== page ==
Research

Attempts to increase productivity of agricultural land has contributed to the degradation of the natural resources base through:

1. Extension of agricultural lands into marginal zones, resulting in deforestation and fragmentation of habitats; and

2. Intensification of agriculture, which results in contamination of soils and water supply through concentration of chemical fertilizers and pesticides.

Both types of pressure on the natural resources base tend to decrease genetic diversity. Reversing the process would mean using an increase in genetic diversity to bolster the natural resources base and contribute to its sustainable management. Careful and selective intercropping and mixed cropping in marginal zones, for example, can reduce the stress on soils, slow the erosion of watersheds and eliminate the need for heavy application of pesticides. Sustainable biodiversity-based intensification of agriculture, including agroforestry systems, requires a considerable degree of skill in natural resources management but results in greater sustainability of productivity increases. Such agricultural systems lend themselves to biodiversity conservation and protection of natural resources by "mimicking more diverse natural ecosystems."2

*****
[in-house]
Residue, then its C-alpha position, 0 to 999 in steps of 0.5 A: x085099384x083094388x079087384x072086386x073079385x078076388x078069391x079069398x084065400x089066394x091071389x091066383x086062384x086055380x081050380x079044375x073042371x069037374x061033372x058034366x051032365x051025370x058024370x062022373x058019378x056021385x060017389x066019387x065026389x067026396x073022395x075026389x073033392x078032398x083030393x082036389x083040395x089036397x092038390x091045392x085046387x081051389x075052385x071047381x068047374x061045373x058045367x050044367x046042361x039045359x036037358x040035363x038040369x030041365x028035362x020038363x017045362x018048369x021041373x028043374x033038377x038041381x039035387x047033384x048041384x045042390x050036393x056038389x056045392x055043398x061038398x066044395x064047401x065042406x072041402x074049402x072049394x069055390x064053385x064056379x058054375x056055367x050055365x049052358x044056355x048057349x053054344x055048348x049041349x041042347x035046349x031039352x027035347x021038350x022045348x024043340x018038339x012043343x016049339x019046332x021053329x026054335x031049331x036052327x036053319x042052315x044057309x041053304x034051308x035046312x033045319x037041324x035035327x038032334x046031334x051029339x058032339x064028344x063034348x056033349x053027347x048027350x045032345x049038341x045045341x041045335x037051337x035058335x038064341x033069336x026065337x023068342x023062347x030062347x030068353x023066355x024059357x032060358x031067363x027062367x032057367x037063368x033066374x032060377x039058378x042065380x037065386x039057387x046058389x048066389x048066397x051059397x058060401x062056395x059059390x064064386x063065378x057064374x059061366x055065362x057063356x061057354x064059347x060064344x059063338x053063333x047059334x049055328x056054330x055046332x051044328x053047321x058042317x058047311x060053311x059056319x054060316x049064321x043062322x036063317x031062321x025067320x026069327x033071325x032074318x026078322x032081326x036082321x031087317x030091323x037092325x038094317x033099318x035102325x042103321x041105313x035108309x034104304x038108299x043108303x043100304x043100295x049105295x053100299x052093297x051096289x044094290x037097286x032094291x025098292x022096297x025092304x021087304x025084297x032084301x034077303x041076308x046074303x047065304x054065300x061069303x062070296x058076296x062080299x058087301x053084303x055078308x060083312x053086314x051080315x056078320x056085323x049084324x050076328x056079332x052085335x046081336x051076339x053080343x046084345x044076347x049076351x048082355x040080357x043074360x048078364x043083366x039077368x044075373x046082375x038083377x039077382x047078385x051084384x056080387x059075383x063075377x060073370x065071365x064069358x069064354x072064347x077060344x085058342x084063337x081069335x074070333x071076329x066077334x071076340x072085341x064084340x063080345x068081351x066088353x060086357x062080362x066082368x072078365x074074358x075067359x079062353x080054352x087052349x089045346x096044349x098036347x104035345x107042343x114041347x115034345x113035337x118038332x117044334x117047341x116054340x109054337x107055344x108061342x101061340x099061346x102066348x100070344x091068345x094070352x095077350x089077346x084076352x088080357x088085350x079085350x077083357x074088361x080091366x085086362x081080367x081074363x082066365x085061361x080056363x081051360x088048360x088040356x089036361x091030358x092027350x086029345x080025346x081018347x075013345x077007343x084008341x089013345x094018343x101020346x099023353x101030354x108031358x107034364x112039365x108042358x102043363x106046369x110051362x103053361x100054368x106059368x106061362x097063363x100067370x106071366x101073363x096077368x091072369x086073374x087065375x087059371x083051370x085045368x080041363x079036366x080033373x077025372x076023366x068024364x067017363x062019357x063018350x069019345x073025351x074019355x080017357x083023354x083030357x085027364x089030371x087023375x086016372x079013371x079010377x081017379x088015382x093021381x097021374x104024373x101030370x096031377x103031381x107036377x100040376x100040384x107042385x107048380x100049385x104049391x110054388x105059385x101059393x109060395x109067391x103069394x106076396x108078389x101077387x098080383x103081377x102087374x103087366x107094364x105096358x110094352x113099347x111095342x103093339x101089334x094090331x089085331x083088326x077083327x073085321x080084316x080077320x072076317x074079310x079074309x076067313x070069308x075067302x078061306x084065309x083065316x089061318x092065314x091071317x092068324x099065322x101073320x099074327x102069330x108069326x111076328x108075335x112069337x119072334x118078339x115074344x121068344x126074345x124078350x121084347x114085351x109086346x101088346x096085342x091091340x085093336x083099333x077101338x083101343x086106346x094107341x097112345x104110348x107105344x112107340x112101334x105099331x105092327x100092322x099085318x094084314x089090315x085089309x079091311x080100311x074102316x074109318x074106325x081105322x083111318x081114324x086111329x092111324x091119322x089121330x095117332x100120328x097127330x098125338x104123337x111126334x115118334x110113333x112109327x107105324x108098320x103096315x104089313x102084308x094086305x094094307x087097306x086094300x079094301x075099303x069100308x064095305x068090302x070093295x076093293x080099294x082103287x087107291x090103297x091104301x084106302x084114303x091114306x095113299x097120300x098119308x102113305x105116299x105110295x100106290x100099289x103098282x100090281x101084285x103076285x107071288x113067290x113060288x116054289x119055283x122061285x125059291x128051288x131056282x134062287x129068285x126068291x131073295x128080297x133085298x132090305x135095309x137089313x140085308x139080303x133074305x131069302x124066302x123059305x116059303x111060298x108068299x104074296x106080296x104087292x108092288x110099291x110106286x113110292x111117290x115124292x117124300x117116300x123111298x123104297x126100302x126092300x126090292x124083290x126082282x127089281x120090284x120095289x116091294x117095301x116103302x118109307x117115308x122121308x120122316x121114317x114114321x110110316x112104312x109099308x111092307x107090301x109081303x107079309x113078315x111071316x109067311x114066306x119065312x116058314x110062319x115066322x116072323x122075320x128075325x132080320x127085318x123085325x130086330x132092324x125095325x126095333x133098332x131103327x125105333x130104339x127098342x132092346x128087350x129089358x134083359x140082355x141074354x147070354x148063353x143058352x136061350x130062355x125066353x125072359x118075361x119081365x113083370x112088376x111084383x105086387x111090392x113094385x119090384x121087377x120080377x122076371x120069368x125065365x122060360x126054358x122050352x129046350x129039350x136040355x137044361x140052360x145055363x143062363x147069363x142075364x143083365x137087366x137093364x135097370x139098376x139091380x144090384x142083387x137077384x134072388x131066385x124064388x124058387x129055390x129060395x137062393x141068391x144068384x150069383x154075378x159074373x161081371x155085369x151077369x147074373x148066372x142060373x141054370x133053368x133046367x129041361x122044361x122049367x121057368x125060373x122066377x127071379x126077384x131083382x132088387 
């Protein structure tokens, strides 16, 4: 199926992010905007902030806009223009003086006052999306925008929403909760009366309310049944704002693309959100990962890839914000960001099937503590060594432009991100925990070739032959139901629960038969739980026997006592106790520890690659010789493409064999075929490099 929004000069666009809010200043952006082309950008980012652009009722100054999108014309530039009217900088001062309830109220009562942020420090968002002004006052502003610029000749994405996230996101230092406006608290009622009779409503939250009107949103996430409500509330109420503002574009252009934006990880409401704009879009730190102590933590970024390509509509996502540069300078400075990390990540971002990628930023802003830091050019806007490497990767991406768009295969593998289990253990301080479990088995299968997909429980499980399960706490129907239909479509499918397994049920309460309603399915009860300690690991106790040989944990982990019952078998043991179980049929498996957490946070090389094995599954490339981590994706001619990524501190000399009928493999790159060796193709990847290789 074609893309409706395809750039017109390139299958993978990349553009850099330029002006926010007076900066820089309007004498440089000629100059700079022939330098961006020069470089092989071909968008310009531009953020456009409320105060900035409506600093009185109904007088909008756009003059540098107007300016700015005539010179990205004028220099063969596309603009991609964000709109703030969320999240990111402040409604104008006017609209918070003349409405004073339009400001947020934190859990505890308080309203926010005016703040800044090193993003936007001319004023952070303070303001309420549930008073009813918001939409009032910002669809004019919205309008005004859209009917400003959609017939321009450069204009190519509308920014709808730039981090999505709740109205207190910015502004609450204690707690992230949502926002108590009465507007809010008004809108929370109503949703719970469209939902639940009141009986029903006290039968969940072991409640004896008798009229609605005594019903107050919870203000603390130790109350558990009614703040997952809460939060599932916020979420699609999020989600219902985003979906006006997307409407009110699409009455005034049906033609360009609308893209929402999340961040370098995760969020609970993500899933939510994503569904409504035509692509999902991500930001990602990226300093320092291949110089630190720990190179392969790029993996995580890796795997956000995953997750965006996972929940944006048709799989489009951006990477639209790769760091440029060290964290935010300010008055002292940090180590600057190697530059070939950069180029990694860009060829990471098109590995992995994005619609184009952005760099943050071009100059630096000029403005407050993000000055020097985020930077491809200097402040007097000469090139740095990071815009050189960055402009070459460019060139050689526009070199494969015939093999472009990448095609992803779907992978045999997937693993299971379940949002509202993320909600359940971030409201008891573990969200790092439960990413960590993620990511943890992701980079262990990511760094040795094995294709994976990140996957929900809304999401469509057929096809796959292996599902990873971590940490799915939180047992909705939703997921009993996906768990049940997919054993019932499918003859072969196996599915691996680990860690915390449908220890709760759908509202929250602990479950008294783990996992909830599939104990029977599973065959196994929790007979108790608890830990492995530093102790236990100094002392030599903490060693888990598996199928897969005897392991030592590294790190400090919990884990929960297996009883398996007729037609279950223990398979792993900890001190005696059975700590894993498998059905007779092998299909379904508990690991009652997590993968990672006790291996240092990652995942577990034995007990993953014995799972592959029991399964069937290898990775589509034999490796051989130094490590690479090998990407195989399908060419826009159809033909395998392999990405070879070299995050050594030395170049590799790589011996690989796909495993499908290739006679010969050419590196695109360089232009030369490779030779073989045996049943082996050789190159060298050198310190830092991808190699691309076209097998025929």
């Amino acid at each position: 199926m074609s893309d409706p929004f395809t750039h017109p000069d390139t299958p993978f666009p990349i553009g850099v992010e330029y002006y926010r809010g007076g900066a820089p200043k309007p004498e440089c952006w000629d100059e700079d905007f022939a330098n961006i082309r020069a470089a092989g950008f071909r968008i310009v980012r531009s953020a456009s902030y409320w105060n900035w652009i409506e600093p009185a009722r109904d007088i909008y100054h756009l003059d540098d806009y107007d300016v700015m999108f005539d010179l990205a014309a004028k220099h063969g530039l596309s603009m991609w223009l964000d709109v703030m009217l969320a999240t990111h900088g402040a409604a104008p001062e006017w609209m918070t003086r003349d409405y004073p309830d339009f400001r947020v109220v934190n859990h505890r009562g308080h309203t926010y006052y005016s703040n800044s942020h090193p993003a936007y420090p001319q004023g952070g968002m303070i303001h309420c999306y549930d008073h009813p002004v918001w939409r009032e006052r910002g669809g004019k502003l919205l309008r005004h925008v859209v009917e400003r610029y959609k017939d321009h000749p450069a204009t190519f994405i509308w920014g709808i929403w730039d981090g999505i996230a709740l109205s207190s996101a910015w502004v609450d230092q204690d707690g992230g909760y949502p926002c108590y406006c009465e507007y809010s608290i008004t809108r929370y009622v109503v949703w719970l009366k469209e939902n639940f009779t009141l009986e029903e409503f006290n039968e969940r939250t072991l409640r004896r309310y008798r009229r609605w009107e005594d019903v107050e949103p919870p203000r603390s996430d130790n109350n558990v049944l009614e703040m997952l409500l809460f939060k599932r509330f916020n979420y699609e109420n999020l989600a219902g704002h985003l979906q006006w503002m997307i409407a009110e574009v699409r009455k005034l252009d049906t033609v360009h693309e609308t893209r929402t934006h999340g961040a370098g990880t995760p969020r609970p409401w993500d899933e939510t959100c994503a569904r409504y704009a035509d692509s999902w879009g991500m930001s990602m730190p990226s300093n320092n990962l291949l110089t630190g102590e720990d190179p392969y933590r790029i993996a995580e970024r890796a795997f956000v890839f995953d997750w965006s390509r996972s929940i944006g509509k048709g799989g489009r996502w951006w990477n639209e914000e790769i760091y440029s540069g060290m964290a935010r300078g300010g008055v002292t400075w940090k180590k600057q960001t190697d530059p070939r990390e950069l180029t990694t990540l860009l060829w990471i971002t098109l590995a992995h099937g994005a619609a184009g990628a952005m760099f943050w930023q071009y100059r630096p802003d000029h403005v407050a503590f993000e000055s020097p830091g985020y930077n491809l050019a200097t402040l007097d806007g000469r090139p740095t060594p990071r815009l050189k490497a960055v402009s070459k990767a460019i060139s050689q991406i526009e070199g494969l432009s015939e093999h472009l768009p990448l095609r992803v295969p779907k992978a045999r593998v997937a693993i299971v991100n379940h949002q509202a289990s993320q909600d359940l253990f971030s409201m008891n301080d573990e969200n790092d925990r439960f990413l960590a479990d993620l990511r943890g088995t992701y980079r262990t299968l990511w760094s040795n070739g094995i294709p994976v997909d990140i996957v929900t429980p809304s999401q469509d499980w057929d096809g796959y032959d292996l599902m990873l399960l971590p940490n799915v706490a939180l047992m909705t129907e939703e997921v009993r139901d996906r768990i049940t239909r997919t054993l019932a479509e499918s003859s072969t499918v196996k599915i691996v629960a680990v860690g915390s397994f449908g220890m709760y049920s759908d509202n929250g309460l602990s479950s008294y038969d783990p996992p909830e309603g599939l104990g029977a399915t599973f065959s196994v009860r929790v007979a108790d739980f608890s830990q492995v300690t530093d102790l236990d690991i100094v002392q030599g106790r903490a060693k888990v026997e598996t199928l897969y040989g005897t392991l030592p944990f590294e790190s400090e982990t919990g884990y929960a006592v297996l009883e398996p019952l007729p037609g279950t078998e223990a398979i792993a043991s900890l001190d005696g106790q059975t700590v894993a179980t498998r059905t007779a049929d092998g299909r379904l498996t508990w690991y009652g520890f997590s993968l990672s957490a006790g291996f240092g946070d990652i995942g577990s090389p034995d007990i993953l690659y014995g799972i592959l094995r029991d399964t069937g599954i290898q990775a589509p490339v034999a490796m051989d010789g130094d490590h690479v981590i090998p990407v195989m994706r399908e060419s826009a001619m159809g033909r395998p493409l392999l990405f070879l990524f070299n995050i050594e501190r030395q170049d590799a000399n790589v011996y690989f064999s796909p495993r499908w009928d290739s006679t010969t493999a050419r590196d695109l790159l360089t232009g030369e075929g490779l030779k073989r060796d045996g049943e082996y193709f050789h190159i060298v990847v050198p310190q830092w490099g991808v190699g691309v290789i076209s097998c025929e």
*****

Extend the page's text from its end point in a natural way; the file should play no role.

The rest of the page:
Understanding how ecosystems are altered by intensive agriculture, and developing new strategies that take advantage of ecological interactions within agricultural systems, are crucial to the continuance of high productivity agriculture in the future.19

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